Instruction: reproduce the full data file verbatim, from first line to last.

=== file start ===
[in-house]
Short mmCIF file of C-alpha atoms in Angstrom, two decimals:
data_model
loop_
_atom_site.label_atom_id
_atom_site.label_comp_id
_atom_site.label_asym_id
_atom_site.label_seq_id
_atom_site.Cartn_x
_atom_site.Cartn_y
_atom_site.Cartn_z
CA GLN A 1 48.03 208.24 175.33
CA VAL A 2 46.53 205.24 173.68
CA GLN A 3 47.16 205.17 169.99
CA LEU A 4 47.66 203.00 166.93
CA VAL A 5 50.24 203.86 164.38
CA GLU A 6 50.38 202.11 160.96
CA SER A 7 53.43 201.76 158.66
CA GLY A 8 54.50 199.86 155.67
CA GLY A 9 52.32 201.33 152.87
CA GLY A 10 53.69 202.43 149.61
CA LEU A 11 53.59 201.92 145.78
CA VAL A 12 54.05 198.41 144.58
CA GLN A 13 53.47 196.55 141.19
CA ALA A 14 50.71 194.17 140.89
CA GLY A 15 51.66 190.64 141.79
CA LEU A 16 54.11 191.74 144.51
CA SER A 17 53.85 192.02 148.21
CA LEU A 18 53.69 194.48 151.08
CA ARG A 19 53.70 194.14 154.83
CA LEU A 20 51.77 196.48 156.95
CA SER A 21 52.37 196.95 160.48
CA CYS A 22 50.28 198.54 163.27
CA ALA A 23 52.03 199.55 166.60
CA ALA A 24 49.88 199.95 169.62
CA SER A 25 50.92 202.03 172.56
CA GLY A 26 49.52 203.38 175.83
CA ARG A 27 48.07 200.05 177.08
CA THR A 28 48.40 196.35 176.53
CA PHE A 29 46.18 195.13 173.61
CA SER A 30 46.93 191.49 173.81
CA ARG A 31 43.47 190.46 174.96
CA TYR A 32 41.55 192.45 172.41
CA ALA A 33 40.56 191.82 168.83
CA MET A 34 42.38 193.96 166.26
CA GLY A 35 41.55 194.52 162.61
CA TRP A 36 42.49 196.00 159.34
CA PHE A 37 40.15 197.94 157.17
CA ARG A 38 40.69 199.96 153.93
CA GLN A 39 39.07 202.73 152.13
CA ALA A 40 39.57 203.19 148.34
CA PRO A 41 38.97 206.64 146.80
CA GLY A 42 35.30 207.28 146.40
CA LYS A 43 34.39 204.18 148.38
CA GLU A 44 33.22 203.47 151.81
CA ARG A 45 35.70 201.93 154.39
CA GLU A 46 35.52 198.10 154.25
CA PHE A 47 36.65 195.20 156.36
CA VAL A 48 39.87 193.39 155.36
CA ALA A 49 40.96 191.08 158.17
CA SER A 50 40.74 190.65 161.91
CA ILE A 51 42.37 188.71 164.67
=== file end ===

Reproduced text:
[in-house]
Short mmCIF file of C-alpha atoms in Angstrom, two decimals:
data_model
loop_
_atom_site.label_atom_id
_atom_site.label_comp_id
_atom_site.label_asym_id
_atom_site.label_seq_id
_atom_site.Cartn_x
_atom_site.Cartn_y
_atom_site.Cartn_z
CA GLN A 1 48.03 208.24 175.33
CA VAL A 2 46.53 205.24 173.68
CA GLN A 3 47.16 205.17 169.99
CA LEU A 4 47.66 203.00 166.93
CA VAL A 5 50.24 203.86 164.38
CA GLU A 6 50.38 202.11 160.96
CA SER A 7 53.43 201.76 158.66
CA GLY A 8 54.50 199.86 155.67
CA GLY A 9 52.32 201.33 152.87
CA GLY A 10 53.69 202.43 149.61
CA LEU A 11 53.59 201.92 145.78
CA VAL A 12 54.05 198.41 144.58
CA GLN A 13 53.47 196.55 141.19
CA ALA A 14 50.71 194.17 140.89
CA GLY A 15 51.66 190.64 141.79
CA LEU A 16 54.11 191.74 144.51
CA SER A 17 53.85 192.02 148.21
CA LEU A 18 53.69 194.48 151.08
CA ARG A 19 53.70 194.14 154.83
CA LEU A 20 51.77 196.48 156.95
CA SER A 21 52.37 196.95 160.48
CA CYS A 22 50.28 198.54 163.27
CA ALA A 23 52.03 199.55 166.60
CA ALA A 24 49.88 199.95 169.62
CA SER A 25 50.92 202.03 172.56
CA GLY A 26 49.52 203.38 175.83
CA ARG A 27 48.07 200.05 177.08
CA THR A 28 48.40 196.35 176.53
CA PHE A 29 46.18 195.13 173.61
CA SER A 30 46.93 191.49 173.81
CA ARG A 31 43.47 190.46 174.96
CA TYR A 32 41.55 192.45 172.41
CA ALA A 33 40.56 191.82 168.83
CA MET A 34 42.38 193.96 166.26
CA GLY A 35 41.55 194.52 162.61
CA TRP A 36 42.49 196.00 159.34
CA PHE A 37 40.15 197.94 157.17
CA ARG A 38 40.69 199.96 153.93
CA GLN A 39 39.07 202.73 152.13
CA ALA A 40 39.57 203.19 148.34
CA PRO A 41 38.97 206.64 146.80
CA GLY A 42 35.30 207.28 146.40
CA LYS A 43 34.39 204.18 148.38
CA GLU A 44 33.22 203.47 151.81
CA ARG A 45 35.70 201.93 154.39
CA GLU A 46 35.52 198.10 154.25
CA PHE A 47 36.65 195.20 156.36
CA VAL A 48 39.87 193.39 155.36
CA ALA A 49 40.96 191.08 158.17
CA SER A 50 40.74 190.65 161.91
CA ILE A 51 42.37 188.71 164.67